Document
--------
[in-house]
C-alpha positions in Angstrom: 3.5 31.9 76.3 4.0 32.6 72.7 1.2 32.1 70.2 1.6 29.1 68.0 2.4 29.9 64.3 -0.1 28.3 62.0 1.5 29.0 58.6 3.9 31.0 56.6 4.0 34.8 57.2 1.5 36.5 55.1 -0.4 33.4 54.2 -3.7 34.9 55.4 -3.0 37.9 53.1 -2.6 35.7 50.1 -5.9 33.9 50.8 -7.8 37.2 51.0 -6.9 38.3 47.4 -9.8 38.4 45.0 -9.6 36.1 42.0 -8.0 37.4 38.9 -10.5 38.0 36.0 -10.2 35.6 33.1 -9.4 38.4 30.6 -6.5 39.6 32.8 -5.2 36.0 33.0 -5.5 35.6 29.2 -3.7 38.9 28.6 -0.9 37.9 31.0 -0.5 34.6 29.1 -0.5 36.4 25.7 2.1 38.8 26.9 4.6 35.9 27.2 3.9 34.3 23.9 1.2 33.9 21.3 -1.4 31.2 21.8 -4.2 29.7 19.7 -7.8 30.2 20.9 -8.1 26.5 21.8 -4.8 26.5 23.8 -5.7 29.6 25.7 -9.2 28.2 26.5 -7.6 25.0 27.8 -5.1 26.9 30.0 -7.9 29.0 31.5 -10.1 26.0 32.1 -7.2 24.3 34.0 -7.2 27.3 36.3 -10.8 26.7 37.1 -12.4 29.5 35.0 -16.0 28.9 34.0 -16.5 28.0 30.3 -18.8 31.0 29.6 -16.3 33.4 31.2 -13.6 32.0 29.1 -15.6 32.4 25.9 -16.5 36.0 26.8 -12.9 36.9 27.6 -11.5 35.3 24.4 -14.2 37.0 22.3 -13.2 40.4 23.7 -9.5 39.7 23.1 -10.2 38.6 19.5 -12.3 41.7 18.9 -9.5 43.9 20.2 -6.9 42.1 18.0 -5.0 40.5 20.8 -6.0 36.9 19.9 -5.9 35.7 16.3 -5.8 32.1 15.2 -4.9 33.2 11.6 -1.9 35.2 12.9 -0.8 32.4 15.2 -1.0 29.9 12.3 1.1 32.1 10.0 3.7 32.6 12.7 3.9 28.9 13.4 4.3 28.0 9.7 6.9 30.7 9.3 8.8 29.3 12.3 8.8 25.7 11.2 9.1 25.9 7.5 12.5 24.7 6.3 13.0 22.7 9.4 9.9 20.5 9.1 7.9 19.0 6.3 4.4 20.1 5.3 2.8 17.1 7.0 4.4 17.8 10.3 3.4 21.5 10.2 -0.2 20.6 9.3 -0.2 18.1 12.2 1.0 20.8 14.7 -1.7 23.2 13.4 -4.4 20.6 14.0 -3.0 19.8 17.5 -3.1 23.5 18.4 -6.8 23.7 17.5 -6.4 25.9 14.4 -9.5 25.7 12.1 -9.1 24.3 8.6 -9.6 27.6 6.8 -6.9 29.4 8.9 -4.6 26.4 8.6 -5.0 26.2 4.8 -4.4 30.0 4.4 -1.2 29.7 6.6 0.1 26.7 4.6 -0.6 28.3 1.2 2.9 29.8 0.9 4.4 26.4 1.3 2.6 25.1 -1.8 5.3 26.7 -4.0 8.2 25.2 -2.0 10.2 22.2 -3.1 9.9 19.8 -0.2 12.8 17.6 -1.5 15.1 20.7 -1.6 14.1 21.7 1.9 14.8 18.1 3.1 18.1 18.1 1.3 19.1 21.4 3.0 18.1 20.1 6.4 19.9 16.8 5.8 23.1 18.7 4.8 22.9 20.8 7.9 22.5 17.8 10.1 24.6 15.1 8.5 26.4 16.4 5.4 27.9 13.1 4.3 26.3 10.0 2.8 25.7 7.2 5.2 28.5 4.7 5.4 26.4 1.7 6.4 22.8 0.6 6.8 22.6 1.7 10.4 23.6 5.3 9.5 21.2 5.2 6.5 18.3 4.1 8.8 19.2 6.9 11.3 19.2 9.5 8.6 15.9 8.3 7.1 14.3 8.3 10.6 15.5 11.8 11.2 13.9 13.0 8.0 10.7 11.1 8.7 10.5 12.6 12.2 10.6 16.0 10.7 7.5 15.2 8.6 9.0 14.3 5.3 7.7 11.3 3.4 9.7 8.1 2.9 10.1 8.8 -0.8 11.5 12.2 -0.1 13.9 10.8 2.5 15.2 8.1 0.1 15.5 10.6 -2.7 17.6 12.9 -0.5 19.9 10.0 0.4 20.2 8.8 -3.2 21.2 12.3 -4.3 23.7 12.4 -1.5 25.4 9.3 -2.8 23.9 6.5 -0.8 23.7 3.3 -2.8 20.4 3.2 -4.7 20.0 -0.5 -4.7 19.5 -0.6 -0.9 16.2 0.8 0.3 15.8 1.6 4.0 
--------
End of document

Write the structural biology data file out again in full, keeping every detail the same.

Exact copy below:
[in-house]
C-alpha positions in Angstrom: 3.5 31.9 76.3 4.0 32.6 72.7 1.2 32.1 70.2 1.6 29.1 68.0 2.4 29.9 64.3 -0.1 28.3 62.0 1.5 29.0 58.6 3.9 31.0 56.6 4.0 34.8 57.2 1.5 36.5 55.1 -0.4 33.4 54.2 -3.7 34.9 55.4 -3.0 37.9 53.1 -2.6 35.7 50.1 -5.9 33.9 50.8 -7.8 37.2 51.0 -6.9 38.3 47.4 -9.8 38.4 45.0 -9.6 36.1 42.0 -8.0 37.4 38.9 -10.5 38.0 36.0 -10.2 35.6 33.1 -9.4 38.4 30.6 -6.5 39.6 32.8 -5.2 36.0 33.0 -5.5 35.6 29.2 -3.7 38.9 28.6 -0.9 37.9 31.0 -0.5 34.6 29.1 -0.5 36.4 25.7 2.1 38.8 26.9 4.6 35.9 27.2 3.9 34.3 23.9 1.2 33.9 21.3 -1.4 31.2 21.8 -4.2 29.7 19.7 -7.8 30.2 20.9 -8.1 26.5 21.8 -4.8 26.5 23.8 -5.7 29.6 25.7 -9.2 28.2 26.5 -7.6 25.0 27.8 -5.1 26.9 30.0 -7.9 29.0 31.5 -10.1 26.0 32.1 -7.2 24.3 34.0 -7.2 27.3 36.3 -10.8 26.7 37.1 -12.4 29.5 35.0 -16.0 28.9 34.0 -16.5 28.0 30.3 -18.8 31.0 29.6 -16.3 33.4 31.2 -13.6 32.0 29.1 -15.6 32.4 25.9 -16.5 36.0 26.8 -12.9 36.9 27.6 -11.5 35.3 24.4 -14.2 37.0 22.3 -13.2 40.4 23.7 -9.5 39.7 23.1 -10.2 38.6 19.5 -12.3 41.7 18.9 -9.5 43.9 20.2 -6.9 42.1 18.0 -5.0 40.5 20.8 -6.0 36.9 19.9 -5.9 35.7 16.3 -5.8 32.1 15.2 -4.9 33.2 11.6 -1.9 35.2 12.9 -0.8 32.4 15.2 -1.0 29.9 12.3 1.1 32.1 10.0 3.7 32.6 12.7 3.9 28.9 13.4 4.3 28.0 9.7 6.9 30.7 9.3 8.8 29.3 12.3 8.8 25.7 11.2 9.1 25.9 7.5 12.5 24.7 6.3 13.0 22.7 9.4 9.9 20.5 9.1 7.9 19.0 6.3 4.4 20.1 5.3 2.8 17.1 7.0 4.4 17.8 10.3 3.4 21.5 10.2 -0.2 20.6 9.3 -0.2 18.1 12.2 1.0 20.8 14.7 -1.7 23.2 13.4 -4.4 20.6 14.0 -3.0 19.8 17.5 -3.1 23.5 18.4 -6.8 23.7 17.5 -6.4 25.9 14.4 -9.5 25.7 12.1 -9.1 24.3 8.6 -9.6 27.6 6.8 -6.9 29.4 8.9 -4.6 26.4 8.6 -5.0 26.2 4.8 -4.4 30.0 4.4 -1.2 29.7 6.6 0.1 26.7 4.6 -0.6 28.3 1.2 2.9 29.8 0.9 4.4 26.4 1.3 2.6 25.1 -1.8 5.3 26.7 -4.0 8.2 25.2 -2.0 10.2 22.2 -3.1 9.9 19.8 -0.2 12.8 17.6 -1.5 15.1 20.7 -1.6 14.1 21.7 1.9 14.8 18.1 3.1 18.1 18.1 1.3 19.1 21.4 3.0 18.1 20.1 6.4 19.9 16.8 5.8 23.1 18.7 4.8 22.9 20.8 7.9 22.5 17.8 10.1 24.6 15.1 8.5 26.4 16.4 5.4 27.9 13.1 4.3 26.3 10.0 2.8 25.7 7.2 5.2 28.5 4.7 5.4 26.4 1.7 6.4 22.8 0.6 6.8 22.6 1.7 10.4 23.6 5.3 9.5 21.2 5.2 6.5 18.3 4.1 8.8 19.2 6.9 11.3 19.2 9.5 8.6 15.9 8.3 7.1 14.3 8.3 10.6 15.5 11.8 11.2 13.9 13.0 8.0 10.7 11.1 8.7 10.5 12.6 12.2 10.6 16.0 10.7 7.5 15.2 8.6 9.0 14.3 5.3 7.7 11.3 3.4 9.7 8.1 2.9 10.1 8.8 -0.8 11.5 12.2 -0.1 13.9 10.8 2.5 15.2 8.1 0.1 15.5 10.6 -2.7 17.6 12.9 -0.5 19.9 10.0 0.4 20.2 8.8 -3.2 21.2 12.3 -4.3 23.7 12.4 -1.5 25.4 9.3 -2.8 23.9 6.5 -0.8 23.7 3.3 -2.8 20.4 3.2 -4.7 20.0 -0.5 -4.7 19.5 -0.6 -0.9 16.2 0.8 0.3 15.8 1.6 4.0 